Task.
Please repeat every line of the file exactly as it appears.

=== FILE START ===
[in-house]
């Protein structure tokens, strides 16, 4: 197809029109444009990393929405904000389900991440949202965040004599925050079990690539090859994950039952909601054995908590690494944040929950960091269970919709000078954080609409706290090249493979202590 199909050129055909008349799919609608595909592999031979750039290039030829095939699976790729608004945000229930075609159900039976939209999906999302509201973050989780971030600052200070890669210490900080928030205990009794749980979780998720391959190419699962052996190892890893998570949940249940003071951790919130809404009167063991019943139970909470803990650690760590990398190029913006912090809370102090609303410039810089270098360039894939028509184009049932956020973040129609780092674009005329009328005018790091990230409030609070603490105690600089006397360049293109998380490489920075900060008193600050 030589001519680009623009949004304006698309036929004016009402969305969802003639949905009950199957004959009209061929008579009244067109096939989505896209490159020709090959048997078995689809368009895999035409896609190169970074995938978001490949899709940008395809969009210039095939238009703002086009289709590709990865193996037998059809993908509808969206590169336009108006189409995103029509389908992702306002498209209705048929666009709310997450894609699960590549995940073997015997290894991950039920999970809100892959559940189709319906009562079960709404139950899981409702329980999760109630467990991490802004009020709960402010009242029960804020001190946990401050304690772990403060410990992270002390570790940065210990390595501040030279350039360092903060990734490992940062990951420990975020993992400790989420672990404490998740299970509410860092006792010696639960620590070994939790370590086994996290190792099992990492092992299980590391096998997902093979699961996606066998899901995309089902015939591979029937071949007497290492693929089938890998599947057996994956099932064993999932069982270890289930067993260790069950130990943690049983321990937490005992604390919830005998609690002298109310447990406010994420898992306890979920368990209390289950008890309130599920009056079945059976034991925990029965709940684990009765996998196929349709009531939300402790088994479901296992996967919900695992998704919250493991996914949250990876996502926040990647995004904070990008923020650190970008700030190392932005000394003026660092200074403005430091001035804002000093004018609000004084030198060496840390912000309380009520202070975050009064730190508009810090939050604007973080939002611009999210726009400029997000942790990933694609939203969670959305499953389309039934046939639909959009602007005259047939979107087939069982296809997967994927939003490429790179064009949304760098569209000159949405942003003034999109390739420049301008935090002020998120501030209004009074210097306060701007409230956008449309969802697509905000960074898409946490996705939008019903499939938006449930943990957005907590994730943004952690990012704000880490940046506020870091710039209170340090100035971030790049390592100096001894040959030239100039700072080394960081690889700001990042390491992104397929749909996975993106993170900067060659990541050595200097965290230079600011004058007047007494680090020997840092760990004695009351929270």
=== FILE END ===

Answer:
[in-house]
């Protein structure tokens, strides 16, 4: 197809029109444009990393929405904000389900991440949202965040004599925050079990690539090859994950039952909601054995908590690494944040929950960091269970919709000078954080609409706290090249493979202590 199909050129055909008349799919609608595909592999031979750039290039030829095939699976790729608004945000229930075609159900039976939209999906999302509201973050989780971030600052200070890669210490900080928030205990009794749980979780998720391959190419699962052996190892890893998570949940249940003071951790919130809404009167063991019943139970909470803990650690760590990398190029913006912090809370102090609303410039810089270098360039894939028509184009049932956020973040129609780092674009005329009328005018790091990230409030609070603490105690600089006397360049293109998380490489920075900060008193600050 030589001519680009623009949004304006698309036929004016009402969305969802003639949905009950199957004959009209061929008579009244067109096939989505896209490159020709090959048997078995689809368009895999035409896609190169970074995938978001490949899709940008395809969009210039095939238009703002086009289709590709990865193996037998059809993908509808969206590169336009108006189409995103029509389908992702306002498209209705048929666009709310997450894609699960590549995940073997015997290894991950039920999970809100892959559940189709319906009562079960709404139950899981409702329980999760109630467990991490802004009020709960402010009242029960804020001190946990401050304690772990403060410990992270002390570790940065210990390595501040030279350039360092903060990734490992940062990951420990975020993992400790989420672990404490998740299970509410860092006792010696639960620590070994939790370590086994996290190792099992990492092992299980590391096998997902093979699961996606066998899901995309089902015939591979029937071949007497290492693929089938890998599947057996994956099932064993999932069982270890289930067993260790069950130990943690049983321990937490005992604390919830005998609690002298109310447990406010994420898992306890979920368990209390289950008890309130599920009056079945059976034991925990029965709940684990009765996998196929349709009531939300402790088994479901296992996967919900695992998704919250493991996914949250990876996502926040990647995004904070990008923020650190970008700030190392932005000394003026660092200074403005430091001035804002000093004018609000004084030198060496840390912000309380009520202070975050009064730190508009810090939050604007973080939002611009999210726009400029997000942790990933694609939203969670959305499953389309039934046939639909959009602007005259047939979107087939069982296809997967994927939003490429790179064009949304760098569209000159949405942003003034999109390739420049301008935090002020998120501030209004009074210097306060701007409230956008449309969802697509905000960074898409946490996705939008019903499939938006449930943990957005907590994730943004952690990012704000880490940046506020870091710039209170340090100035971030790049390592100096001894040959030239100039700072080394960081690889700001990042390491992104397929749909996975993106993170900067060659990541050595200097965290230079600011004058007047007494680090020997840092760990004695009351929270």